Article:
However, I recognize that one of the main hitches may have been maintaining mental health and motivation in a global apprehension environment and physically away from family and friends. Social distancing is particularly disturbing for Portuguese people. In my case, my sanity was kept during the quarantine, in part, because I was busy in almost all of the above fronts - I have submitted a manuscript, as well as a grant application, while also being technically involved in COVID-19 diagnosis as a volunteer. For others, it may also have been challenging to keep the focus working from home and be productive while also supporting their children, given that kindergartens and schools were closed, and teaching was switched to online classes and “teleschool” (classes transmitted on public TV).
Portugal is now on the gradual easing of the lockdown restrictions. Research Institutes already re-started their activities by implementing general workplace preventive measures, including physical distancing, mandatory face masks, and strict adherence to sanitization measures, while also testing the staff for SARS-Cov-2 presence and antibodies. The transition out of lockdown is set to be a complex and uncertain phase, being difficult to predict how the pandemic will evolve and if a more devasting second spike of COVID-19 cases is in the horizon. Further, the consequences of the pandemic in the vulnerable Portuguese economy is also a major concern. Thus, it is hard to know if the worst is over. Knowing that “It is not the strongest who will survive, but those who can best manage change”, I hope that we can adapt to all of these challenges to get our “normal” lives back. Moving forward, I hope that as a global society we all keep two reinforced certainties: It is all about Life/Love… and Science matters!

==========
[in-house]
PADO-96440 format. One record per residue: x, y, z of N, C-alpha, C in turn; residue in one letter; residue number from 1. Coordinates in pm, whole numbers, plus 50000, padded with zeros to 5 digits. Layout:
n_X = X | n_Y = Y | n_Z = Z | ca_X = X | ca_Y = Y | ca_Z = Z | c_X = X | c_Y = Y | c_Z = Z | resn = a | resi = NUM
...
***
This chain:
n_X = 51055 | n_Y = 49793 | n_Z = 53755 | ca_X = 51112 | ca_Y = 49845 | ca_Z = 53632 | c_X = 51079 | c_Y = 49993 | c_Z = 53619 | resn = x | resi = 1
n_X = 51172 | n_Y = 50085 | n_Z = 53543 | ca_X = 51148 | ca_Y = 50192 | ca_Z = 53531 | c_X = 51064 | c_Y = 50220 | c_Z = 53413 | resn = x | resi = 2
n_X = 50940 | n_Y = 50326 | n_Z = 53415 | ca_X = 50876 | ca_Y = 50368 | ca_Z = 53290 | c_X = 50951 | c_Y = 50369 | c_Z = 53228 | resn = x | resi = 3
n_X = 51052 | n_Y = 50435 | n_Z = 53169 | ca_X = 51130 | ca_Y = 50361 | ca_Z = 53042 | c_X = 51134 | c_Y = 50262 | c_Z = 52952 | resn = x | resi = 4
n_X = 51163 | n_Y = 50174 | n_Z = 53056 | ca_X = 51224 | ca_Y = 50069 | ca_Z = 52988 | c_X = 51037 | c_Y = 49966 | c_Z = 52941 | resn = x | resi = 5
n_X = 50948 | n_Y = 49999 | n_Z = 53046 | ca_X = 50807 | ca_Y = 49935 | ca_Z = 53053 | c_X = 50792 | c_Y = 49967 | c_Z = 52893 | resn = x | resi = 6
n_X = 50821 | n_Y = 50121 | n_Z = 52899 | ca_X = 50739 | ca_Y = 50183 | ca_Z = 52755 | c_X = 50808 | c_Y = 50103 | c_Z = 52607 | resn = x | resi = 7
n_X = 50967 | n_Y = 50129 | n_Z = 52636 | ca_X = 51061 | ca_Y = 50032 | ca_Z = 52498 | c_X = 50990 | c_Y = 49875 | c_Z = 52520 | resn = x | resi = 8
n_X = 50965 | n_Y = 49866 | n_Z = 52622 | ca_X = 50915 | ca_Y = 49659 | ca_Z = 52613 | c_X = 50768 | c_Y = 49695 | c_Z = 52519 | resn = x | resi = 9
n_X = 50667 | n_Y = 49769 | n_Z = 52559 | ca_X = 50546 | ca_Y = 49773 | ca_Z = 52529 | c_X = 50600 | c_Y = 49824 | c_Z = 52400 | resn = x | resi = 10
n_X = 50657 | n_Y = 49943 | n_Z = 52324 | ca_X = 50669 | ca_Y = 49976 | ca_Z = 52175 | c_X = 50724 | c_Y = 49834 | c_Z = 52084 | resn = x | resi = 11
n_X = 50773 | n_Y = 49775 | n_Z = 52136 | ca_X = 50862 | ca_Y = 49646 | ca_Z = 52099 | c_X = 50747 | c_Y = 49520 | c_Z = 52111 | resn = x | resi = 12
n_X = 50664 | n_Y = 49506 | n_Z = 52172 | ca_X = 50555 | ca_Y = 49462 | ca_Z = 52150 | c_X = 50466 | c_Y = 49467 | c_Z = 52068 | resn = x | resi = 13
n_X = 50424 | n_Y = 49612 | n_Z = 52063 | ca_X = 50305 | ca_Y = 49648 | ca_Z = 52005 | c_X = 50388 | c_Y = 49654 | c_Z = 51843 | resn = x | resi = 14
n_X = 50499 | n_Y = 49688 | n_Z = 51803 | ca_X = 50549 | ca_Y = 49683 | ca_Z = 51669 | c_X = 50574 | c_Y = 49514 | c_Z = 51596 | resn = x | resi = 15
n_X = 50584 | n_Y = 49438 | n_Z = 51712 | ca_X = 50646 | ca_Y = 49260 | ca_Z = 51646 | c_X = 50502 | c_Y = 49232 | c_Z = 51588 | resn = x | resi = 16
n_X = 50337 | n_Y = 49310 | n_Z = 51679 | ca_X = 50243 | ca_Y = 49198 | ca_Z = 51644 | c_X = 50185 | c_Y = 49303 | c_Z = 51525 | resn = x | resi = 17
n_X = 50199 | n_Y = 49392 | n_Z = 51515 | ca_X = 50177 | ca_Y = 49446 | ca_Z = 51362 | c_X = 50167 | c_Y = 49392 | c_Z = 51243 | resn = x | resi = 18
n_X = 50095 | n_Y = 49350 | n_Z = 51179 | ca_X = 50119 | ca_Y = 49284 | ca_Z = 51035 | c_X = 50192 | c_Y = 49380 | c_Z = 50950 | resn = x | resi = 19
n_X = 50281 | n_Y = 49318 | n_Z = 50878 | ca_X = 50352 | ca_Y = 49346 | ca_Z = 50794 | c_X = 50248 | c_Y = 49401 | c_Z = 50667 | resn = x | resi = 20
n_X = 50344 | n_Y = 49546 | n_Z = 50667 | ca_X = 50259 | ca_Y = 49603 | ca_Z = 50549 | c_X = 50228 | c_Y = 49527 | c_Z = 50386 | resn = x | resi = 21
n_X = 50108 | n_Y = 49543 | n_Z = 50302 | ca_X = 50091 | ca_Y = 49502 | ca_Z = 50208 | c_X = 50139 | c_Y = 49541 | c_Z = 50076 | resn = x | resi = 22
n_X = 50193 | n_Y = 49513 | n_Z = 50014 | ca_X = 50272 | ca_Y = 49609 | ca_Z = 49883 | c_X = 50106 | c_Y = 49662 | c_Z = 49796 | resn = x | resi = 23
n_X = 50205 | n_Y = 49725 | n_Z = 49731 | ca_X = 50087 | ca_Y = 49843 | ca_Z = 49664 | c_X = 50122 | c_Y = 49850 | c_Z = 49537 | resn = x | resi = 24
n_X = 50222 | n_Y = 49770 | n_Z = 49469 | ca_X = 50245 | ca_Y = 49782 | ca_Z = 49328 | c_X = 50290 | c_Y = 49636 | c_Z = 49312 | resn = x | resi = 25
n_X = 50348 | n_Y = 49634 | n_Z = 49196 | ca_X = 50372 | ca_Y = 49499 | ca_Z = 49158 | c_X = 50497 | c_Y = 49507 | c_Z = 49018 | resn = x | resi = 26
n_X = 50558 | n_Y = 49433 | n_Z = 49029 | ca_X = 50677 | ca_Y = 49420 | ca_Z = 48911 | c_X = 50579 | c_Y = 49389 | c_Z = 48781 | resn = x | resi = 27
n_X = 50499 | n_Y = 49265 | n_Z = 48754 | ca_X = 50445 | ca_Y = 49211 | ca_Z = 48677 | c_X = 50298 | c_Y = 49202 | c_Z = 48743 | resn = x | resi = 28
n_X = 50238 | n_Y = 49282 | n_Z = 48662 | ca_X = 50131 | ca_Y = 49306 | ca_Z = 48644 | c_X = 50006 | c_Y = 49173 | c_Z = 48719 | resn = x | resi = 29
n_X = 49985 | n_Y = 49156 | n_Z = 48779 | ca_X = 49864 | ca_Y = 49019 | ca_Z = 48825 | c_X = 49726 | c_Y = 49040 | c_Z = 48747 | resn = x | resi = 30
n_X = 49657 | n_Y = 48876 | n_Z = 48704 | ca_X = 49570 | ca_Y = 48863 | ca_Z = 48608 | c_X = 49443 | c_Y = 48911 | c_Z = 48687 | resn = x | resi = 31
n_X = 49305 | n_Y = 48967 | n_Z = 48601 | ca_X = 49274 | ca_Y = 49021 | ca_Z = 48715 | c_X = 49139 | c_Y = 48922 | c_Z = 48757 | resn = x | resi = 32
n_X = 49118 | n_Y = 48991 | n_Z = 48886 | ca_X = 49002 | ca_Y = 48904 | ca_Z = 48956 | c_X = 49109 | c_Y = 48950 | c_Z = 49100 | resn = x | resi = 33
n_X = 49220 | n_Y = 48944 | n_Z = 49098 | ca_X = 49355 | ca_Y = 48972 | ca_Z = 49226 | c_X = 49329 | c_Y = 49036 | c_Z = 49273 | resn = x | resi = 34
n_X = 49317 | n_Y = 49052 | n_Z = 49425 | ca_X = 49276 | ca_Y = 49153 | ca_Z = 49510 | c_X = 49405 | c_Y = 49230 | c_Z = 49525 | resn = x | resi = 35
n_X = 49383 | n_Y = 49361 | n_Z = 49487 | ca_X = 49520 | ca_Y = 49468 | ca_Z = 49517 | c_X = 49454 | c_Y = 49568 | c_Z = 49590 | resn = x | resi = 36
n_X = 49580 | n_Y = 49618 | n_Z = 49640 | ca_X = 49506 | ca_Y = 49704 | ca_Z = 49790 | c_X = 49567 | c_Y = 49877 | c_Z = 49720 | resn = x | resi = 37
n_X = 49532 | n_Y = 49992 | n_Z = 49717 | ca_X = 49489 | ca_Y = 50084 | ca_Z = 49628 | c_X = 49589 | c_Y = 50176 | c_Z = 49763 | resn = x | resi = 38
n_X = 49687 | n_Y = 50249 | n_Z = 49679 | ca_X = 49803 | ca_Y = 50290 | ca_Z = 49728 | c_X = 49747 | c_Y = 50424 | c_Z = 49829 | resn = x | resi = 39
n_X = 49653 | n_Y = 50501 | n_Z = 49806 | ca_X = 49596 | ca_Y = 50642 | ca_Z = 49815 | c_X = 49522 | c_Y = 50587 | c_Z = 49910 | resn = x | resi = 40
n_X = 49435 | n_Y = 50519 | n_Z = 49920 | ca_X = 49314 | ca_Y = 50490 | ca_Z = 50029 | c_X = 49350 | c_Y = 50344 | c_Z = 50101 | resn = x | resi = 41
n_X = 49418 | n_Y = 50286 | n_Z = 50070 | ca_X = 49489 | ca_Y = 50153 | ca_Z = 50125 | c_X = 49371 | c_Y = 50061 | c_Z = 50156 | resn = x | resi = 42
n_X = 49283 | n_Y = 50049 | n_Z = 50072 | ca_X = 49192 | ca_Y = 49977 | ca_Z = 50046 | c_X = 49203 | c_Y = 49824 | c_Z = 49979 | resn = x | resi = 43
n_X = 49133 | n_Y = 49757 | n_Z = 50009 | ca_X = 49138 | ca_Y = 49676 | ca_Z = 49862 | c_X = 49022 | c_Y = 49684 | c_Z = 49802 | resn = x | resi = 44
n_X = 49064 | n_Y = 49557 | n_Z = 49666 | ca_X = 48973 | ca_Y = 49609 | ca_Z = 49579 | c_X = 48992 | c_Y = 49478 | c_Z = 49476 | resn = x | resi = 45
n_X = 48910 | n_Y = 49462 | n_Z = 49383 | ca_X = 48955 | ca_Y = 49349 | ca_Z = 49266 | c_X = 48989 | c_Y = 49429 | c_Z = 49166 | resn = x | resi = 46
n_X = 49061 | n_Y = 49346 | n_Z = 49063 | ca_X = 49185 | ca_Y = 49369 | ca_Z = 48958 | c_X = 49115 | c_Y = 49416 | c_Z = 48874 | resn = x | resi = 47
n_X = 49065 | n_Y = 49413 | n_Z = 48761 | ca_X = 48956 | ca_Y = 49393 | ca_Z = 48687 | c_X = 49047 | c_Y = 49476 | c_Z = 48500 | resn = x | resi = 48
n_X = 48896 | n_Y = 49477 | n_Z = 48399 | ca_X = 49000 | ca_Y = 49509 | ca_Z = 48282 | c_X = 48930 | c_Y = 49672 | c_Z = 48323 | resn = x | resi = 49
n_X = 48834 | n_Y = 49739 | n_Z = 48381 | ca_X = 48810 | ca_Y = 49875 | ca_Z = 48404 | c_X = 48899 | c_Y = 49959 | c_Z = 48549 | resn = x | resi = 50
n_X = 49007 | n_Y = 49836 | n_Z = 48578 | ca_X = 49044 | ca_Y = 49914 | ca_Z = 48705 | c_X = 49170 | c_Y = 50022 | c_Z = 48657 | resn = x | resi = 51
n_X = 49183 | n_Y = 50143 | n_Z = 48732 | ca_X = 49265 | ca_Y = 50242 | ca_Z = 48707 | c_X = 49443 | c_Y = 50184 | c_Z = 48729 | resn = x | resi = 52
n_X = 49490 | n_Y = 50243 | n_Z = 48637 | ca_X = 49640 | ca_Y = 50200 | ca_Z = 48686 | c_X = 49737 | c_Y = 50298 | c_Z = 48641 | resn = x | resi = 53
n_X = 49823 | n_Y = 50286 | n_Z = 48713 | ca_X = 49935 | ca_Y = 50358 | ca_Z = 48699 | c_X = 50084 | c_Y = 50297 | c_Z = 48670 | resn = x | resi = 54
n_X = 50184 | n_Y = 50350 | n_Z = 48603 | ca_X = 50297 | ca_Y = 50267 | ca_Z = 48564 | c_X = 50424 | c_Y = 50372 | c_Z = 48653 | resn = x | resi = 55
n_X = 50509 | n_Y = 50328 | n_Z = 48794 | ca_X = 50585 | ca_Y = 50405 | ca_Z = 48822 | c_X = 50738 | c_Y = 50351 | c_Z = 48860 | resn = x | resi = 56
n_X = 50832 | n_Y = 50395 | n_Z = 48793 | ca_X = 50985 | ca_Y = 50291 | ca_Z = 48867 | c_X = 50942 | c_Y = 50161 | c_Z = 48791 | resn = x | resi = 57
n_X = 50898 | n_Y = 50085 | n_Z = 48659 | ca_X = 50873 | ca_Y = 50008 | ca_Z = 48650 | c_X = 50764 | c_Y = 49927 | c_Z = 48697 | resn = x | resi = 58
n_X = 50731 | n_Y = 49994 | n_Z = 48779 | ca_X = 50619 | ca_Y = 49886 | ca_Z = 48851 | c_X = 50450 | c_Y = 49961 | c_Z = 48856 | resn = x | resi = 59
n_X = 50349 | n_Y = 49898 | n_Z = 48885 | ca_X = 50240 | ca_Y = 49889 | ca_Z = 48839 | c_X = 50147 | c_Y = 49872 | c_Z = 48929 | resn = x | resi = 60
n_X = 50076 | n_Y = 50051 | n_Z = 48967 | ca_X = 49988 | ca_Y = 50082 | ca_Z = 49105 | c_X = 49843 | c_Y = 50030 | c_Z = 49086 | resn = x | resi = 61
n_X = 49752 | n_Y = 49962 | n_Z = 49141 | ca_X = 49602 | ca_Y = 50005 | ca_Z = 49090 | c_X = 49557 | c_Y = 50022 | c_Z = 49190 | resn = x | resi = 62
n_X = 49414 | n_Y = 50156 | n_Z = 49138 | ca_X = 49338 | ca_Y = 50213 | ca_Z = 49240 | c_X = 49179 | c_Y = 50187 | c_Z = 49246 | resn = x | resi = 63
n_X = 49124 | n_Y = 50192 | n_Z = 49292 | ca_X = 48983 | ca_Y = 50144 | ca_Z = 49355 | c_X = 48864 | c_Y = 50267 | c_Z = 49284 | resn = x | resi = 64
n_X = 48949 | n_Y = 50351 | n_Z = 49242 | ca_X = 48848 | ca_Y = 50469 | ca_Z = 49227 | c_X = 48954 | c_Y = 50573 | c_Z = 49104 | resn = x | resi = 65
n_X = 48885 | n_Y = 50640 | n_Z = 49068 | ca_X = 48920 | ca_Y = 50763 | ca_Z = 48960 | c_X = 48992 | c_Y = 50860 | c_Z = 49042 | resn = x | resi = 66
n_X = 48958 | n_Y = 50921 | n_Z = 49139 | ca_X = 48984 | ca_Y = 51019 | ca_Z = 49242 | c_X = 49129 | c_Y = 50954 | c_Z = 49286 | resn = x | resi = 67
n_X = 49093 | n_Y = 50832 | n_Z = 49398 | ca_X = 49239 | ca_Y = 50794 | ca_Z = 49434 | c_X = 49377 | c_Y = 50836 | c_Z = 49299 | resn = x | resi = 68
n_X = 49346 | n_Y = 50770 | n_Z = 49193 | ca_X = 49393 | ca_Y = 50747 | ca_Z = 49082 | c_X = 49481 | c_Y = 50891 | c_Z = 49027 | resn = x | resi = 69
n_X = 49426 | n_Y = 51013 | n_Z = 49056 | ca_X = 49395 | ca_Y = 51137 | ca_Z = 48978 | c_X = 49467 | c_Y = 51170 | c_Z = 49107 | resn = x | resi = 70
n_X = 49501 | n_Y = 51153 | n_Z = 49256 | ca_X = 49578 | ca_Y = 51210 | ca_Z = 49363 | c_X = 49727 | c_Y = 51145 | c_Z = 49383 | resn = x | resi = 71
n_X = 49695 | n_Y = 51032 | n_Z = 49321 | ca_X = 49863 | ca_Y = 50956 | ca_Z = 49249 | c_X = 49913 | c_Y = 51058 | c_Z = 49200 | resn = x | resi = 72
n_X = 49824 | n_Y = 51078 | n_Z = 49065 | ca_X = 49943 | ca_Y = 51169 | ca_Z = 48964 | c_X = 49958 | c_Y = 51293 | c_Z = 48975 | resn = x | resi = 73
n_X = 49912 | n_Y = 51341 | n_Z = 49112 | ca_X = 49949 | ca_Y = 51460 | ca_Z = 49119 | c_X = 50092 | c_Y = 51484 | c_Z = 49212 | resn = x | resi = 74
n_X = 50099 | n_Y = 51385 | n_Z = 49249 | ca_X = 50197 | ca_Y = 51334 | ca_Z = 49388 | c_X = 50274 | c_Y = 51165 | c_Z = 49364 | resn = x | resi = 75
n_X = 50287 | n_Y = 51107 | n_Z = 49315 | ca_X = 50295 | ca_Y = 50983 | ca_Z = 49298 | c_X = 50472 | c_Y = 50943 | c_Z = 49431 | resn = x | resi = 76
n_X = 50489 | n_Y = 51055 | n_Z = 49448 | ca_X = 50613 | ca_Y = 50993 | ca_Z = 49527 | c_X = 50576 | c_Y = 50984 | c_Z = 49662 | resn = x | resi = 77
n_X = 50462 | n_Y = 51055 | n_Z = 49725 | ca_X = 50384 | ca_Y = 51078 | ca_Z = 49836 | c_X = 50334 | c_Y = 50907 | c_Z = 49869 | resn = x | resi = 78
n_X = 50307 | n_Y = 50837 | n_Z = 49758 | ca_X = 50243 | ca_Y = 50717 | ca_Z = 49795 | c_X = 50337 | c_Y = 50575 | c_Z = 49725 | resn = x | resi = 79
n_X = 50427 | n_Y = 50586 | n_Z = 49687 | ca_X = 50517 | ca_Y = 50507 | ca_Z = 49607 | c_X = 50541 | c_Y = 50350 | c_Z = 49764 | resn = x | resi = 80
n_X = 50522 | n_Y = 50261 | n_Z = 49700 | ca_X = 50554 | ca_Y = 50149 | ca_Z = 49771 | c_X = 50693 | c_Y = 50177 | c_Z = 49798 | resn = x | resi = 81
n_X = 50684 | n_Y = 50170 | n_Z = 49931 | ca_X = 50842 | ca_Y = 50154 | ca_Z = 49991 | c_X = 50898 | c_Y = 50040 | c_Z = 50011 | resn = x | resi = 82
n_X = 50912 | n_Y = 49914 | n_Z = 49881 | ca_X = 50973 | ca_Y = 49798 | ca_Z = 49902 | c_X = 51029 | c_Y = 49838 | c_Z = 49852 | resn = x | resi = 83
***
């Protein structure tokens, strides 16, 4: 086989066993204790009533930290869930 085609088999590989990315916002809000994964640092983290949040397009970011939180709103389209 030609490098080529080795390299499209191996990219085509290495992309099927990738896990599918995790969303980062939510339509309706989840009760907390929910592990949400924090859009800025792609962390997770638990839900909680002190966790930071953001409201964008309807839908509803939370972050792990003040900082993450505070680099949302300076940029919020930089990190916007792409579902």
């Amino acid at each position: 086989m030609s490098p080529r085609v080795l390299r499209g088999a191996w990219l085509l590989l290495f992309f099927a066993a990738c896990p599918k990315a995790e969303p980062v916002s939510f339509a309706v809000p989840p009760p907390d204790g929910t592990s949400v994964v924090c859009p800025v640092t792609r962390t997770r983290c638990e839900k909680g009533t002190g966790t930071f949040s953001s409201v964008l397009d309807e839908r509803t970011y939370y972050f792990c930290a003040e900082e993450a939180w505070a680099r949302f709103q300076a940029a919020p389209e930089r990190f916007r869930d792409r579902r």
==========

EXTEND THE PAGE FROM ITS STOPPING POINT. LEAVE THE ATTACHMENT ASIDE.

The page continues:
Helena Dauvarte, MD
Resident in gastroenterology
North Estonia Medical Centre
The COVID-19 pandemic has affected the whole world very severely, including Estonia. Not only stationary and ambulatory work were influenced, but also scientific research had to be done according to the new requirements. At this point, I am not doing research myself, but I can see how the changes introduced in the Hospital could affect it.
Because Hospitals are a suitable place for prospective research, I believe this can be really influenced. Ambulatory patients were administered through a telephone call, which prevented from a detailed patient examination and may affect research by postponing some data analysis. Not to mention, monitoring patients and collecting data virtually can be quite challenging. Similarly, there were changes in endoscopy planning. Ambulatory procedures were postponed which might influence patient responsiveness to further examinations.
Regarding cancelled conferences, a lot of research work will not be presented as planned. Even though some conferences are held online, the responsiveness from doctors is lower than usual. This is because many doctors choose not to take a day off for an online event, rather they choose to stay at work and listen to conferences at some free moments. This is unfortunate because I believe the outcome of an on-spot event would have much more influence.
On a positive note, I believe there will be a mayor increase in case reports and research focused on patients infected with the virus. In gastroenterology, for example, it is quite challenging to treat patients with IBD or who are on a waiting list for a liver transplantation and are infected with COVID-19. This opens doors for new guidelines and treatment plans, which play a major role in research.
I believe now many health conditions will be viewed from a different perspective. The fast spread of the virus might be a motivating factor to do research on this field as fast as possible and in as many aspects as possible.